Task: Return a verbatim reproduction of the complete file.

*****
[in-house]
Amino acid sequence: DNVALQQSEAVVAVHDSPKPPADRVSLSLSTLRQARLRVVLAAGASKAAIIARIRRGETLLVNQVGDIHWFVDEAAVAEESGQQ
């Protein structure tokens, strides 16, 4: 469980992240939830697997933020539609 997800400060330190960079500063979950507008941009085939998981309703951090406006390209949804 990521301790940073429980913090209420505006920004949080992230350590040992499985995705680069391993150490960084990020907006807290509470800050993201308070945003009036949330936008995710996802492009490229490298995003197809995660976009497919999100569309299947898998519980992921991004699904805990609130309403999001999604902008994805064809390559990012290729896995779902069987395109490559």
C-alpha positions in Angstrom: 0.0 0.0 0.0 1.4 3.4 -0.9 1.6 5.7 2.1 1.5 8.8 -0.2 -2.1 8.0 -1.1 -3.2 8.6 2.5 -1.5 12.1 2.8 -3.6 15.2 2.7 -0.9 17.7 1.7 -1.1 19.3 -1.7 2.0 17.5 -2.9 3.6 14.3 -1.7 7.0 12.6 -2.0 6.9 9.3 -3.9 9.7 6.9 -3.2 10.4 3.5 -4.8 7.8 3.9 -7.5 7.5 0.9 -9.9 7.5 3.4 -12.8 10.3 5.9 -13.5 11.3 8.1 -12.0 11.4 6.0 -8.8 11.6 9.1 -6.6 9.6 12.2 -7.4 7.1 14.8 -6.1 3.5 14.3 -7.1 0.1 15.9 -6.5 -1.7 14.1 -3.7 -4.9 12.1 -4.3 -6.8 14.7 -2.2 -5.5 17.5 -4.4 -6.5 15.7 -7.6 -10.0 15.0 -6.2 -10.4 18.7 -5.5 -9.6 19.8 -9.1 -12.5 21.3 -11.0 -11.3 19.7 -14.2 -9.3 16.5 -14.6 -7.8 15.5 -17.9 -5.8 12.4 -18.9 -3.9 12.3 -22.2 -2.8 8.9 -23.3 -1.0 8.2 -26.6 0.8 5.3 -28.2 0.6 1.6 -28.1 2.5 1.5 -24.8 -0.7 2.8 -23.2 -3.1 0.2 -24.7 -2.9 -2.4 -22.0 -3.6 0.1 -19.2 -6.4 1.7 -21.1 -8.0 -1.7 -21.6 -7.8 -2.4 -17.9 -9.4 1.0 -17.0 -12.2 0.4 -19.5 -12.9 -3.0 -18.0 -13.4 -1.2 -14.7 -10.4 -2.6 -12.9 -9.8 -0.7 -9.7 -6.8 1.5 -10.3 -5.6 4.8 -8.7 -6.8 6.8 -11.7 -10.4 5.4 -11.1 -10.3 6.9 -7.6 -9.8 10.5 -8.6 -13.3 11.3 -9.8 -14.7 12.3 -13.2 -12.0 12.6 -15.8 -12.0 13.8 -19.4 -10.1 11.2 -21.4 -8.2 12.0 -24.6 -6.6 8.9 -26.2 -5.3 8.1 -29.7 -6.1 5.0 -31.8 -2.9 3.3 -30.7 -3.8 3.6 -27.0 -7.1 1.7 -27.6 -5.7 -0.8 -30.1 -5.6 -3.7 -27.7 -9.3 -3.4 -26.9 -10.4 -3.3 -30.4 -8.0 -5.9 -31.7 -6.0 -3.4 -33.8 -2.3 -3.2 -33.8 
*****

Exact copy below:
[in-house]
Amino acid sequence: DNVALQQSEAVVAVHDSPKPPADRVSLSLSTLRQARLRVVLAAGASKAAIIARIRRGETLLVNQVGDIHWFVDEAAVAEESGQQ
């Protein structure tokens, strides 16, 4: 469980992240939830697997933020539609 997800400060330190960079500063979950507008941009085939998981309703951090406006390209949804 990521301790940073429980913090209420505006920004949080992230350590040992499985995705680069391993150490960084990020907006807290509470800050993201308070945003009036949330936008995710996802492009490229490298995003197809995660976009497919999100569309299947898998519980992921991004699904805990609130309403999001999604902008994805064809390559990012290729896995779902069987395109490559």
C-alpha positions in Angstrom: 0.0 0.0 0.0 1.4 3.4 -0.9 1.6 5.7 2.1 1.5 8.8 -0.2 -2.1 8.0 -1.1 -3.2 8.6 2.5 -1.5 12.1 2.8 -3.6 15.2 2.7 -0.9 17.7 1.7 -1.1 19.3 -1.7 2.0 17.5 -2.9 3.6 14.3 -1.7 7.0 12.6 -2.0 6.9 9.3 -3.9 9.7 6.9 -3.2 10.4 3.5 -4.8 7.8 3.9 -7.5 7.5 0.9 -9.9 7.5 3.4 -12.8 10.3 5.9 -13.5 11.3 8.1 -12.0 11.4 6.0 -8.8 11.6 9.1 -6.6 9.6 12.2 -7.4 7.1 14.8 -6.1 3.5 14.3 -7.1 0.1 15.9 -6.5 -1.7 14.1 -3.7 -4.9 12.1 -4.3 -6.8 14.7 -2.2 -5.5 17.5 -4.4 -6.5 15.7 -7.6 -10.0 15.0 -6.2 -10.4 18.7 -5.5 -9.6 19.8 -9.1 -12.5 21.3 -11.0 -11.3 19.7 -14.2 -9.3 16.5 -14.6 -7.8 15.5 -17.9 -5.8 12.4 -18.9 -3.9 12.3 -22.2 -2.8 8.9 -23.3 -1.0 8.2 -26.6 0.8 5.3 -28.2 0.6 1.6 -28.1 2.5 1.5 -24.8 -0.7 2.8 -23.2 -3.1 0.2 -24.7 -2.9 -2.4 -22.0 -3.6 0.1 -19.2 -6.4 1.7 -21.1 -8.0 -1.7 -21.6 -7.8 -2.4 -17.9 -9.4 1.0 -17.0 -12.2 0.4 -19.5 -12.9 -3.0 -18.0 -13.4 -1.2 -14.7 -10.4 -2.6 -12.9 -9.8 -0.7 -9.7 -6.8 1.5 -10.3 -5.6 4.8 -8.7 -6.8 6.8 -11.7 -10.4 5.4 -11.1 -10.3 6.9 -7.6 -9.8 10.5 -8.6 -13.3 11.3 -9.8 -14.7 12.3 -13.2 -12.0 12.6 -15.8 -12.0 13.8 -19.4 -10.1 11.2 -21.4 -8.2 12.0 -24.6 -6.6 8.9 -26.2 -5.3 8.1 -29.7 -6.1 5.0 -31.8 -2.9 3.3 -30.7 -3.8 3.6 -27.0 -7.1 1.7 -27.6 -5.7 -0.8 -30.1 -5.6 -3.7 -27.7 -9.3 -3.4 -26.9 -10.4 -3.3 -30.4 -8.0 -5.9 -31.7 -6.0 -3.4 -33.8 -2.3 -3.2 -33.8 